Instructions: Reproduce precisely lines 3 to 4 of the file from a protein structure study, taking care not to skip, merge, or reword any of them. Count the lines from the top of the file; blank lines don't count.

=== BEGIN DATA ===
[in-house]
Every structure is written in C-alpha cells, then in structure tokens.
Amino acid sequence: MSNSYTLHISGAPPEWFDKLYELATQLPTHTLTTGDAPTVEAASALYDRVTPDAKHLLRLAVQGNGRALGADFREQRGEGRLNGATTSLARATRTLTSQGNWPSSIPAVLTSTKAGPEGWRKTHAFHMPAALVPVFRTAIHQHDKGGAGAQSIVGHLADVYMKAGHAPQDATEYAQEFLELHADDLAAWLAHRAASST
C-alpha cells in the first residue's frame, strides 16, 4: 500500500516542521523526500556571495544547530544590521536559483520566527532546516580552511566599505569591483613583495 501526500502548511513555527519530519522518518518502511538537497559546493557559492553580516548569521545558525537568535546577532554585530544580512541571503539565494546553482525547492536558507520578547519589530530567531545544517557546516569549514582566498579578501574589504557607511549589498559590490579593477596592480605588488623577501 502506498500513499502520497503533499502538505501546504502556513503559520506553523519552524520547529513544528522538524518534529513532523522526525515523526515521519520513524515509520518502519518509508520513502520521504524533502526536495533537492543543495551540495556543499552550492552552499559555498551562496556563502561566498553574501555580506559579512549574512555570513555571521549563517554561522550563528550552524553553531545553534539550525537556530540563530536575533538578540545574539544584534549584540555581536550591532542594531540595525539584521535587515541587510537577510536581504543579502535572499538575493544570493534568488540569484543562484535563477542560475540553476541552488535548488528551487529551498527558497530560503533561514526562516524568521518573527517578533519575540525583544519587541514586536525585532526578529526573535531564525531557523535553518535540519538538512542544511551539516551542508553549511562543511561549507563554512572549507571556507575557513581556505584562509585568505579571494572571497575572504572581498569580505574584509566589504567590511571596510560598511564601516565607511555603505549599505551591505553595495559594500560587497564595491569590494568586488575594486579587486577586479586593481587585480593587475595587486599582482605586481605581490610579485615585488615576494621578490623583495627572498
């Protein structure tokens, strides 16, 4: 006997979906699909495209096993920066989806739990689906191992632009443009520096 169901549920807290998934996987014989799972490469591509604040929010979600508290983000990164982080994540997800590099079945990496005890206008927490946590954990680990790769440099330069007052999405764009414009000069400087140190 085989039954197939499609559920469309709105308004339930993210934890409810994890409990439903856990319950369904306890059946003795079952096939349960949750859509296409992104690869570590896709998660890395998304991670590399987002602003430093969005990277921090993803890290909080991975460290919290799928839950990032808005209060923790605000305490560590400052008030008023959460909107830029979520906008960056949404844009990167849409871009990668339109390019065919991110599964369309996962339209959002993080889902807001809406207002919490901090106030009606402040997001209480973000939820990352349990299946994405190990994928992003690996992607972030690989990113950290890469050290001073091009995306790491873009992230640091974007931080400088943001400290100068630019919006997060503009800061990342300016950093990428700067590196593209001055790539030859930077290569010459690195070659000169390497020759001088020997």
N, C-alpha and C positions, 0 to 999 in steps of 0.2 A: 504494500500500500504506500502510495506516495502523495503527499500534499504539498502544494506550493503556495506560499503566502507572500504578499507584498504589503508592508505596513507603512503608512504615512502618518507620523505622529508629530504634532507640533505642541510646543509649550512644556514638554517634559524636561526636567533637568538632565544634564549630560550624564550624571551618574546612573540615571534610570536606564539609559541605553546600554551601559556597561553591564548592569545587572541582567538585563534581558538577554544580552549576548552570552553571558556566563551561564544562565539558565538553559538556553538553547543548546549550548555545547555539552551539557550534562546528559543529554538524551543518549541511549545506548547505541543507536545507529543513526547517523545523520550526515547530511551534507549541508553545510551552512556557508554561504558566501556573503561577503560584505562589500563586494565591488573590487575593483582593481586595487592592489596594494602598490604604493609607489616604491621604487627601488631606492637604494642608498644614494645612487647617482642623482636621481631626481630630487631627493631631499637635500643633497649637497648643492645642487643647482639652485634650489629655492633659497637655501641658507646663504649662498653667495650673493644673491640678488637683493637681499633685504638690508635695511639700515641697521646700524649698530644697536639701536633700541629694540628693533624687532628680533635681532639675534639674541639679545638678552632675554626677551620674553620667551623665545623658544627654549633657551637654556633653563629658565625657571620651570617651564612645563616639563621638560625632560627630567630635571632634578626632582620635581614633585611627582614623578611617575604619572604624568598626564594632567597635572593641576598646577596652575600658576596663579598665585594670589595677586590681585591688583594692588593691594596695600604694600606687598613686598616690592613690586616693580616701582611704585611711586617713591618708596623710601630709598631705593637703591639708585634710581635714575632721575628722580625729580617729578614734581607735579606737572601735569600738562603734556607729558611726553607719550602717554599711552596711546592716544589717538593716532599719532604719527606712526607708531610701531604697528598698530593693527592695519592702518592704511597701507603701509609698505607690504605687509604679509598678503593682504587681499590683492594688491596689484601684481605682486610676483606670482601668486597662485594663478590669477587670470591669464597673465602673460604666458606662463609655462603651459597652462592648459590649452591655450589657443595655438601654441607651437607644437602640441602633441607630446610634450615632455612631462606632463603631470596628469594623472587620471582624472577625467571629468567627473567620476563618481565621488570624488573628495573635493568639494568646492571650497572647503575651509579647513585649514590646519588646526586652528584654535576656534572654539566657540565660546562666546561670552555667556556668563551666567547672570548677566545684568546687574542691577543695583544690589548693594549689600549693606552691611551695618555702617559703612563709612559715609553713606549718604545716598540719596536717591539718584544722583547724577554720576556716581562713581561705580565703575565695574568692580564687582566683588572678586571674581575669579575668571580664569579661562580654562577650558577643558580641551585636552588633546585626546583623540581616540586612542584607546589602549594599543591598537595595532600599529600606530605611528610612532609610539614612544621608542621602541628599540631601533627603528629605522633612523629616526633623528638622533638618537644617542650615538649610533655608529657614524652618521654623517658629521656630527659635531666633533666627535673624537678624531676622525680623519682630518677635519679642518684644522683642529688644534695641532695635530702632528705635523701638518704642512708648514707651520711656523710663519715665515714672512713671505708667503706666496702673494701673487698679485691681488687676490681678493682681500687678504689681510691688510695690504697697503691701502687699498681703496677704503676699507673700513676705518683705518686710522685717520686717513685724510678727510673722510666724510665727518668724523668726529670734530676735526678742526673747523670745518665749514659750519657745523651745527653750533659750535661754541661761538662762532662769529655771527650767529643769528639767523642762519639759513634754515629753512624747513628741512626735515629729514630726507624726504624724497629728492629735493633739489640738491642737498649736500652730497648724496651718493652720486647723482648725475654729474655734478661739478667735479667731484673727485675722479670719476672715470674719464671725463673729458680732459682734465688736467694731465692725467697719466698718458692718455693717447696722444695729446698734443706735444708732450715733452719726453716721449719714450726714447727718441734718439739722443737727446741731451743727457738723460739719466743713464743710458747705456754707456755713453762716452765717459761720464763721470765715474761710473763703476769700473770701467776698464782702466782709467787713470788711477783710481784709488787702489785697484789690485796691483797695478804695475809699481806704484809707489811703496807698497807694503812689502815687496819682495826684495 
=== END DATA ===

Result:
Amino acid sequence: MSNSYTLHISGAPPEWFDKLYELATQLPTHTLTTGDAPTVEAASALYDRVTPDAKHLLRLAVQGNGRALGADFREQRGEGRLNGATTSLARATRTLTSQGNWPSSIPAVLTSTKAGPEGWRKTHAFHMPAALVPVFRTAIHQHDKGGAGAQSIVGHLADVYMKAGHAPQDATEYAQEFLELHADDLAAWLAHRAASST
C-alpha cells in the first residue's frame, strides 16, 4: 500500500516542521523526500556571495544547530544590521536559483520566527532546516580552511566599505569591483613583495 501526500502548511513555527519530519522518518518502511538537497559546493557559492553580516548569521545558525537568535546577532554585530544580512541571503539565494546553482525547492536558507520578547519589530530567531545544517557546516569549514582566498579578501574589504557607511549589498559590490579593477596592480605588488623577501 502506498500513499502520497503533499502538505501546504502556513503559520506553523519552524520547529513544528522538524518534529513532523522526525515523526515521519520513524515509520518502519518509508520513502520521504524533502526536495533537492543543495551540495556543499552550492552552499559555498551562496556563502561566498553574501555580506559579512549574512555570513555571521549563517554561522550563528550552524553553531545553534539550525537556530540563530536575533538578540545574539544584534549584540555581536550591532542594531540595525539584521535587515541587510537577510536581504543579502535572499538575493544570493534568488540569484543562484535563477542560475540553476541552488535548488528551487529551498527558497530560503533561514526562516524568521518573527517578533519575540525583544519587541514586536525585532526578529526573535531564525531557523535553518535540519538538512542544511551539516551542508553549511562543511561549507563554512572549507571556507575557513581556505584562509585568505579571494572571497575572504572581498569580505574584509566589504567590511571596510560598511564601516565607511555603505549599505551591505553595495559594500560587497564595491569590494568586488575594486579587486577586479586593481587585480593587475595587486599582482605586481605581490610579485615585488615576494621578490623583495627572498